By Rabbi Moshe Goodman, Kollel Ohr Shlomo, Hebron
This parsha describes Yosef, even in his bondage in Egypt, as a “successful man.” The Midrash translates the word for “successful/matzliach” as “jumping in joy.” This translation is based on the interpretation, found in Breshit Raba 86, 4, of the verb root “tzalach” to refer to jumping as it is used in the context of the verse “tzalchu et haYarden” (Sam. II 19, 18), I.e they “jumped” over the Jordan River. This matter teaches that the secret of success is joy at all times, allowing one to “jump over” all the obstacles. Therefore, we have brought here one of Rw Nachshon’s paintings that deals with joy, a continuous joy – “tamid”, even at difficult times, such as Yosef dealt with.
The letters of the central sentence in this painting “mitzva gedola etc.” are painted in yellow-green, associated with the Kabbalistic sefira of tiferet – “beauty”, with taints of white and red, associated with the sefirot hesed and gevura (kindness and justice) respectively. Hesed and gevura are also considered the two components that comprise tiferet. Indeed, Tiferet is considered the “third uniting concept,” and in this painting we see many threes or multiples of three. In addition, the Arizal sees the main theme of this painting, the concept of joy – “simcha” – to entail a unity that has been achieved.
We see Six dancing in a circle. Three more figures are dancing with fires in their hands as was in simhat beit hashoeva at the Temple on Sukkot. Three are blasting a shofar, with a fourth form also blasting but in the form of a gazelle. We see also another two figures blasting trumpets, and with them we have six figures blasting. Three hasidim are dancing next to the word simcha. Three figures can be seen at the extremities of the painting/ lower side of painting (two to the far left and one at the very bottom). Three figures are seen as if emanating from the shofar, which has three prongs. Three figures are in the distance all dressed in yellow red garb. Altogether tese are 27 figures perhaps corresponding to the 22 letters of alphabet + the five “final letters” (mem, nun, tzadi, peh, kaf) which are grouped into three groups of nine according to the Kabbalah. .There are in addition two pairs of figures alongside the central shofar by the blower and the shofar itself perhaps hinting to spiritual lights that come “alongside”, a concept in Kabbalah called “makifin” – “encircling lights alongside a vessel”. All this is on the human level.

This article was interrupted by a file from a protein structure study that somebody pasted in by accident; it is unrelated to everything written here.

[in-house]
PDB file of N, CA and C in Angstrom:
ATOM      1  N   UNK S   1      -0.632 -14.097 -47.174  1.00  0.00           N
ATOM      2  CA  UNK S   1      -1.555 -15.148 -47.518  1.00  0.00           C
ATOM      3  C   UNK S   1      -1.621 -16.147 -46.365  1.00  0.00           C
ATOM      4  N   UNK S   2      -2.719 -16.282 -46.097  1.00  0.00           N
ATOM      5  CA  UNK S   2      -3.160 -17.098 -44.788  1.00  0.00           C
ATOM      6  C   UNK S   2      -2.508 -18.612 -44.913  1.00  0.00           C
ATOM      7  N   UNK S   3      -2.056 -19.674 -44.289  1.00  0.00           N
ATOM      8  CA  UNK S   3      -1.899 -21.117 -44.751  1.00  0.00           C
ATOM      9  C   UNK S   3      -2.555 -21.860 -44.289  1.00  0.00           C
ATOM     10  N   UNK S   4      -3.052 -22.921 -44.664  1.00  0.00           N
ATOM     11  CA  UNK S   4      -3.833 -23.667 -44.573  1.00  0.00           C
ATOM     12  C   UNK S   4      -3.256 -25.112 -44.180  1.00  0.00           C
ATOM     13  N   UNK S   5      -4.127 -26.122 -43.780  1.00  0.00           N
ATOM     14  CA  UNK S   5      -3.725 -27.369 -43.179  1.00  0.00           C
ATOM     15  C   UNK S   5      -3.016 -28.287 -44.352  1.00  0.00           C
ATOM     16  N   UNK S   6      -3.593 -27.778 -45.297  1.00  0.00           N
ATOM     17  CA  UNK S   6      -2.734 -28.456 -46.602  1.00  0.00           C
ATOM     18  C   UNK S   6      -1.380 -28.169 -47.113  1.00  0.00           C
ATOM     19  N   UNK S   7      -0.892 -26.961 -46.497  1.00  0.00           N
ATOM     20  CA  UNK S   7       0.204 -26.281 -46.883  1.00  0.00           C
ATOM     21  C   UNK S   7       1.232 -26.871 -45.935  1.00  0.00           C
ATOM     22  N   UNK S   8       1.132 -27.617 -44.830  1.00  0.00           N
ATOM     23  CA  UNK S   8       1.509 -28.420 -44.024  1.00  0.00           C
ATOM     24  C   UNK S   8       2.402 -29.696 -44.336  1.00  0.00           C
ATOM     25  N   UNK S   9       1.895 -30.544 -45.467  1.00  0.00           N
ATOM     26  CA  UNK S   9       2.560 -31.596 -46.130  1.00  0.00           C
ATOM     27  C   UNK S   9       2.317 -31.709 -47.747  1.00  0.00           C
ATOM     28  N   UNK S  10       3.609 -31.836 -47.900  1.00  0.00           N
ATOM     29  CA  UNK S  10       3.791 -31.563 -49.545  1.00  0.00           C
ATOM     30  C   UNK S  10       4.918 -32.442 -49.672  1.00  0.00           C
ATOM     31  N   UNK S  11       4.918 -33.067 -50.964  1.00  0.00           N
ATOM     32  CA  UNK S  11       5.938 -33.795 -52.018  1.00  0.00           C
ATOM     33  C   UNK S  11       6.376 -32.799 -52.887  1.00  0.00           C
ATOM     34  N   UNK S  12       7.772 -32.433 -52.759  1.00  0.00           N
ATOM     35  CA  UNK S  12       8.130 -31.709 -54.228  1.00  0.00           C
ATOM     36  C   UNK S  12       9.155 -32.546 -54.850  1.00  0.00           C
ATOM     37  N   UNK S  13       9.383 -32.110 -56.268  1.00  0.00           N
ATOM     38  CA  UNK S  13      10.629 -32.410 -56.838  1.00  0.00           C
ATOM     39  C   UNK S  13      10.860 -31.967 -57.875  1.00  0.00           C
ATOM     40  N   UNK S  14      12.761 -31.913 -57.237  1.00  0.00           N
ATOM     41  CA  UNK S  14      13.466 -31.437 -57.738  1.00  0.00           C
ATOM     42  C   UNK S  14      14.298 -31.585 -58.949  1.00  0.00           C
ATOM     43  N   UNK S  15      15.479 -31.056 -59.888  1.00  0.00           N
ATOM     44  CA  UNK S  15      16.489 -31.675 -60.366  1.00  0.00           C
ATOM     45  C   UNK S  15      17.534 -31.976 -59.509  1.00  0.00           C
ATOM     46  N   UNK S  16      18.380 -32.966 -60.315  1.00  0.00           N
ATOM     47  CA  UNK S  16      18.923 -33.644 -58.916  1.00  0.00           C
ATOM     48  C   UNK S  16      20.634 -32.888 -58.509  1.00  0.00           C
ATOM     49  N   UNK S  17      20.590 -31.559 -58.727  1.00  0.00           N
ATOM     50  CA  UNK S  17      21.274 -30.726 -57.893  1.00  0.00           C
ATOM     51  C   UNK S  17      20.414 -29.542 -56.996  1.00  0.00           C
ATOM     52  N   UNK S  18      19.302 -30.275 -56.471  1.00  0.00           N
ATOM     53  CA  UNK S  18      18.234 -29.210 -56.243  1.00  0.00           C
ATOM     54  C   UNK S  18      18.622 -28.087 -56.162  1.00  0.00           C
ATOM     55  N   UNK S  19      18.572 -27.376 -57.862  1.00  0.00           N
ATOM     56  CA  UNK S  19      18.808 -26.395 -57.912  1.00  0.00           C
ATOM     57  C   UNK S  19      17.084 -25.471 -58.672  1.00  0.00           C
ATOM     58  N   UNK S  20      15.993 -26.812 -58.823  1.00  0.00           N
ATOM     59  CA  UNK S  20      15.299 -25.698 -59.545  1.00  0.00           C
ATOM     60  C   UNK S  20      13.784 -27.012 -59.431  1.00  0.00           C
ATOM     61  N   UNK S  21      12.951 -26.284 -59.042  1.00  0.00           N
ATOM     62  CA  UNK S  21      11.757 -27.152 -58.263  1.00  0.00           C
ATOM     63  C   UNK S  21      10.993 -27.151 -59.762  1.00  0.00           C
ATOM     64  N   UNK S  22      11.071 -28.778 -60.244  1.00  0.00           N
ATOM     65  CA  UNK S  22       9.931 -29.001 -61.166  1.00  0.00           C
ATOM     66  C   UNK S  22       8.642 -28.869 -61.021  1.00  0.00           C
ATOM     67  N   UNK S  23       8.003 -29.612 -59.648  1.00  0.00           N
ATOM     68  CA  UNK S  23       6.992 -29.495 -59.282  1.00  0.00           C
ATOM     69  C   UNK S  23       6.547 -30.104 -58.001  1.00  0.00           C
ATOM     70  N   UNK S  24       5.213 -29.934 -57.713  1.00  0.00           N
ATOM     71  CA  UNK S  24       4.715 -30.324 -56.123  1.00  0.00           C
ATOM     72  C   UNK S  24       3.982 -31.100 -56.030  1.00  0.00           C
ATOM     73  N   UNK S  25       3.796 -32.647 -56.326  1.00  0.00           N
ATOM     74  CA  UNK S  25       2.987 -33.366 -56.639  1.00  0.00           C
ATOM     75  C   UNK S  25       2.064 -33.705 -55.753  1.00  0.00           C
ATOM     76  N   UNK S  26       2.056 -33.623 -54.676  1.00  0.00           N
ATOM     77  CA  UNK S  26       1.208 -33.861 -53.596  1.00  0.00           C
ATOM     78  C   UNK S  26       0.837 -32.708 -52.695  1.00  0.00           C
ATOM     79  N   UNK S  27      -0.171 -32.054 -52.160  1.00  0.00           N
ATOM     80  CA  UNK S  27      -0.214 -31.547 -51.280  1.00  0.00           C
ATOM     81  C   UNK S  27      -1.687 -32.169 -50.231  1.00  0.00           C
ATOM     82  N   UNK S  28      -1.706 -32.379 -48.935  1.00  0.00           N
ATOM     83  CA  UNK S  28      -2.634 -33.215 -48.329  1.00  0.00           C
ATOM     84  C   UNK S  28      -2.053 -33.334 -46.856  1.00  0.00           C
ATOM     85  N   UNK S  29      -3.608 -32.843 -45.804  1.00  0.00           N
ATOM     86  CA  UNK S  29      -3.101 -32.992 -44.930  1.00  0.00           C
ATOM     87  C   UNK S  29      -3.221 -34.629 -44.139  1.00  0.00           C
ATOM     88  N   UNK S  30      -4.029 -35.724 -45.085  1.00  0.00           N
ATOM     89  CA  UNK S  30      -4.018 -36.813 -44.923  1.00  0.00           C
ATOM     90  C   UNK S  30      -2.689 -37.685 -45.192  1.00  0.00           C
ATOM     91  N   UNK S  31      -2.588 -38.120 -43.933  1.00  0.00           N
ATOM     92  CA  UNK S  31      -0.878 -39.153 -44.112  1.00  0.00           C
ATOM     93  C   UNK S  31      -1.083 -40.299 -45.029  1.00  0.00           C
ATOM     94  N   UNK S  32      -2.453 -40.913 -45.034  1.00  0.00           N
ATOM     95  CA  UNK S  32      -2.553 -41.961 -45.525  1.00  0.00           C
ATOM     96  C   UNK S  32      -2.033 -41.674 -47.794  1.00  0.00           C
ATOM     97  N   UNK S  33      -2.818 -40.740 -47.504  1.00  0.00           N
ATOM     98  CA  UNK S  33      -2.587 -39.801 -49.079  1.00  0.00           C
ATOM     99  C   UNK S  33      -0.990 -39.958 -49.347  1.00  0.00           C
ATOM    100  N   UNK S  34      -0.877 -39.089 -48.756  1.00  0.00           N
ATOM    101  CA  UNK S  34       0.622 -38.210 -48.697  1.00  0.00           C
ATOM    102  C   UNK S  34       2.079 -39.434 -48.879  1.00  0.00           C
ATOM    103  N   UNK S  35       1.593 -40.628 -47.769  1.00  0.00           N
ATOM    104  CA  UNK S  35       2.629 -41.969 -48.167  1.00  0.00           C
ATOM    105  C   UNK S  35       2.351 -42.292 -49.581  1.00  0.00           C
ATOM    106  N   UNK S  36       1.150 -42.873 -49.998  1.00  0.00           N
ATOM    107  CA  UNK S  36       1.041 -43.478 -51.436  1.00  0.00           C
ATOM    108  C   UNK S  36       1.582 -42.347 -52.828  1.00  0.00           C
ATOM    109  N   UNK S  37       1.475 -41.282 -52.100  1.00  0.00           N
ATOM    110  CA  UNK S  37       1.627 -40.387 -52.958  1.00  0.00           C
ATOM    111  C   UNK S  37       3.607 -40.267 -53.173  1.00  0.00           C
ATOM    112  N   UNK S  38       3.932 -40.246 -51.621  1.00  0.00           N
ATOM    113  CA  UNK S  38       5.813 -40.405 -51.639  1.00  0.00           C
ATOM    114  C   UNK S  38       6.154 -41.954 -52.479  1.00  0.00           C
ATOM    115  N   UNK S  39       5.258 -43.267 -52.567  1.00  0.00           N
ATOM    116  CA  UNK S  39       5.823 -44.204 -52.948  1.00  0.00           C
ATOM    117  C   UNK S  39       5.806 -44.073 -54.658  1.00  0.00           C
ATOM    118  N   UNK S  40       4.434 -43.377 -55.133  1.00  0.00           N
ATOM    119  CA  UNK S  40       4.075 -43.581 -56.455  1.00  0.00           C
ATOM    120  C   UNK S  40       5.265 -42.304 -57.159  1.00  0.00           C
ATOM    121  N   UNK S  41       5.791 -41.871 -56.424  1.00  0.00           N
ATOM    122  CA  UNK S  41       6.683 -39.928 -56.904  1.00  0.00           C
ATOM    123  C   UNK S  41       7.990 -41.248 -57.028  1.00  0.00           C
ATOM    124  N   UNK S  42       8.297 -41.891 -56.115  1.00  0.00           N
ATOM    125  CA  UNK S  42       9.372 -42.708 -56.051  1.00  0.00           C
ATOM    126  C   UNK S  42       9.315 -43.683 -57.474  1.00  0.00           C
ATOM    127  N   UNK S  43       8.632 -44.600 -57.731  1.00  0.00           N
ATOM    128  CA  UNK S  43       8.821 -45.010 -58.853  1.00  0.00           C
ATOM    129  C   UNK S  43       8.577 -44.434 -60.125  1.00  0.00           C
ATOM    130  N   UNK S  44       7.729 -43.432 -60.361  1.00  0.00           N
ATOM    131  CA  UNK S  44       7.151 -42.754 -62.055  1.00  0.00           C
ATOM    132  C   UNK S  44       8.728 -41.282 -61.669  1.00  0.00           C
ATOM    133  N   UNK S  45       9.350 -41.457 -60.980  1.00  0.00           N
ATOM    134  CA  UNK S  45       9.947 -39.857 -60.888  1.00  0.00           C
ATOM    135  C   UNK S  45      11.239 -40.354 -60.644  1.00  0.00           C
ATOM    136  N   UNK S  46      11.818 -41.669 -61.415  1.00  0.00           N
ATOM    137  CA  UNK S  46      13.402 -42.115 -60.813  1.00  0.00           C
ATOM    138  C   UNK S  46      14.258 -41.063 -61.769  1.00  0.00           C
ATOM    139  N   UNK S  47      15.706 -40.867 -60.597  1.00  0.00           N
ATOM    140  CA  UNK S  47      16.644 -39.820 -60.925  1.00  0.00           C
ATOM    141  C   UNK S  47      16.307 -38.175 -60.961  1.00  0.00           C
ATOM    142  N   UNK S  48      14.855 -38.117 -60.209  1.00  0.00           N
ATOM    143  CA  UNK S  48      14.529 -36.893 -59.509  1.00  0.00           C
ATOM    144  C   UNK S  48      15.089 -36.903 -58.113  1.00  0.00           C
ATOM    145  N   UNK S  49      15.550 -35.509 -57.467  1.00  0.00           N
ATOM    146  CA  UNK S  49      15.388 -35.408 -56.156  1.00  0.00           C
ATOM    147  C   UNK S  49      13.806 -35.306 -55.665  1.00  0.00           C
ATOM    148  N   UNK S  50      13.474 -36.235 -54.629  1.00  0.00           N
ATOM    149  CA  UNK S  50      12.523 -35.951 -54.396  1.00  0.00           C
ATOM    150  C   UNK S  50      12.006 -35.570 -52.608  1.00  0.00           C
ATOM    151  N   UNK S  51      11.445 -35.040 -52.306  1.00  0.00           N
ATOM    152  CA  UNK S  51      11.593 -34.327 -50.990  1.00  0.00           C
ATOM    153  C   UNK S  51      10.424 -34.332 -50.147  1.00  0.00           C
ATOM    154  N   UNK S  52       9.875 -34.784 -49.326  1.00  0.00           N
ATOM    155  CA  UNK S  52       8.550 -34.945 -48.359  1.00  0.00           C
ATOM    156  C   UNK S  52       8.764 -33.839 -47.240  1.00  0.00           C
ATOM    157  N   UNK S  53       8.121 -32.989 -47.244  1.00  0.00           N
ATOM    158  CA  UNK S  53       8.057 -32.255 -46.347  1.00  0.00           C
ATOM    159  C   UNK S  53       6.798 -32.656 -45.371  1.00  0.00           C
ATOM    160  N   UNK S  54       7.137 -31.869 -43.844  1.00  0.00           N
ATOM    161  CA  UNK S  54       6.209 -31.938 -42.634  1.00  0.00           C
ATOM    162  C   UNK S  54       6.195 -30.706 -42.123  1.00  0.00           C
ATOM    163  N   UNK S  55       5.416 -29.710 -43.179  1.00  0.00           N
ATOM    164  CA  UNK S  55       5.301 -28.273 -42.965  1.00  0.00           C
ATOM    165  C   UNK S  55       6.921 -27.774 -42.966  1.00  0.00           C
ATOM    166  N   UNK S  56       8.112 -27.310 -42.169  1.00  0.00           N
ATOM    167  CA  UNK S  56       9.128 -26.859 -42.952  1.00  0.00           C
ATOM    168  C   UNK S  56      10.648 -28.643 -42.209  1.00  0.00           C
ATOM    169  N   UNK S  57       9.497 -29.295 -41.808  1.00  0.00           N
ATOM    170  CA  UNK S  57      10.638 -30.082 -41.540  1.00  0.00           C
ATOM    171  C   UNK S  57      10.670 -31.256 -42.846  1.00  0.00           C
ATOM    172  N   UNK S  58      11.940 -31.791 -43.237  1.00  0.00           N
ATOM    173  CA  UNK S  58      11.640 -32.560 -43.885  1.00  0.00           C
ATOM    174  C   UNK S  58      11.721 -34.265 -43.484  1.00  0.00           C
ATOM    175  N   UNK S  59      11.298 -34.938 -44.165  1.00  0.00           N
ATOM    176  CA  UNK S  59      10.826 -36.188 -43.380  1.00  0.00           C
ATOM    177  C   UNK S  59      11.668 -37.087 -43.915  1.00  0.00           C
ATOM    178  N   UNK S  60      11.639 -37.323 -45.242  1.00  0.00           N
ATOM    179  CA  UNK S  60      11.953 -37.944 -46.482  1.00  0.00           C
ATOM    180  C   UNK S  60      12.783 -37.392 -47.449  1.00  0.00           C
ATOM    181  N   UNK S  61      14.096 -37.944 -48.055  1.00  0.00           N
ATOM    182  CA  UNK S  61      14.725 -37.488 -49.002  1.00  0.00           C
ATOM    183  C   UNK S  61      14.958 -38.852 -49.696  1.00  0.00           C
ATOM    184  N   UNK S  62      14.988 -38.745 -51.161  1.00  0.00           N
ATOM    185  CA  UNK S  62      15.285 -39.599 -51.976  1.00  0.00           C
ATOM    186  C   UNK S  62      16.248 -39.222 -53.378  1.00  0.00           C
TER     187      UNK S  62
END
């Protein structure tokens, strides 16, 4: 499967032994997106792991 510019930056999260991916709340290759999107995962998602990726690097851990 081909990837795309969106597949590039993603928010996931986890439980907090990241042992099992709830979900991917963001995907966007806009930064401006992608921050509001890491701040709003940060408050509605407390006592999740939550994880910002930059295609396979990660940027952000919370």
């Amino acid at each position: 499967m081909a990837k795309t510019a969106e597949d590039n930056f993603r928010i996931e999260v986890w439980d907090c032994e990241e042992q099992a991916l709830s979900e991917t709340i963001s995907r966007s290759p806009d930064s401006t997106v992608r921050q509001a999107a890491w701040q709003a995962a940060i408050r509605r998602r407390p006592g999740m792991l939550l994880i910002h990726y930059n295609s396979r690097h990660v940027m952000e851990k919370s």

On the animal level: We see seven fish with an eighth fish which is bird-like next to the Temple, which seems to echo the teaching that the eighth concept is considered supernatural, similar to the heavenly Temple. We see twelve birds, six perched and six in the air, which seems to echo the Arizal’s teaching that there are six masculine months of the year, associated with the heavens/sky, and six feminine months, associated with the earth, in the year..
On the vegetative level: We see Eighteen purple trees. Seven trees on rocks. Five on the rocks/walls of a house at the far right, altogether twelve on rocks. Six broshim. Six adjacent and surrounding the six dancing men, as the Torah hints “man is like the tree of the field.” There are two small trees with trunks and a third enormous tree at the right. The rest seem to be bushes, as they are without trunks, and they are also difficult to discern/differentiate and count.
On the inanimate level we see that there are three floating fires. Each one is pronged by a yellow fire of three prongs. Each one has five fires and five drops within each fire perhaps corresponding to the five aspects of kindness – water, and judgment – fire. The Arizal says that the sefira of yesod is comprised of five aspects of kindness and five aspects of judgment times three corresponding to three levels of this manifestation at the sefirot of Da’at, the five sefirot of hesed till hod, and at the yesod itself which receives the fore-mentioned manifestations. The yesod is considered the bridge between heaven and earth [ki kol =yesod bashamayim uva’aretz] and this is associated with the Temple which bridges between heaven and earth. We see seven fires above the Temple and in Kabbalah seven and three are two distinct levels that comprise the ten sefirot. Also there are ten protrusions of the wall of the Temple. We see three crowns at the Temple each with three prongs. We see ten clouds and an eleventh cloud at the Temple perhaps hinting to the Keter sefira sometimes considered aloof from the other ten sefirot, just as the Temple is aloof from the rest of earth. We also ten reddish brown openings of gates, the tenth being adjacent to the Temple and an eleventh that is not red but blue, again perhaps hinting to the ten/eleven sefirot intricacy we just described.
Again, we see lots of multiples of threes here, and three is associated with unison (the third concept unites between two separate and divided entities), and the concept of simcha-joy achieved through the unification of spiritual lights together, according to the Arizal. Indeed, so is Hebron City of the three Patriarchs the City of Unity – hibur – Hebron!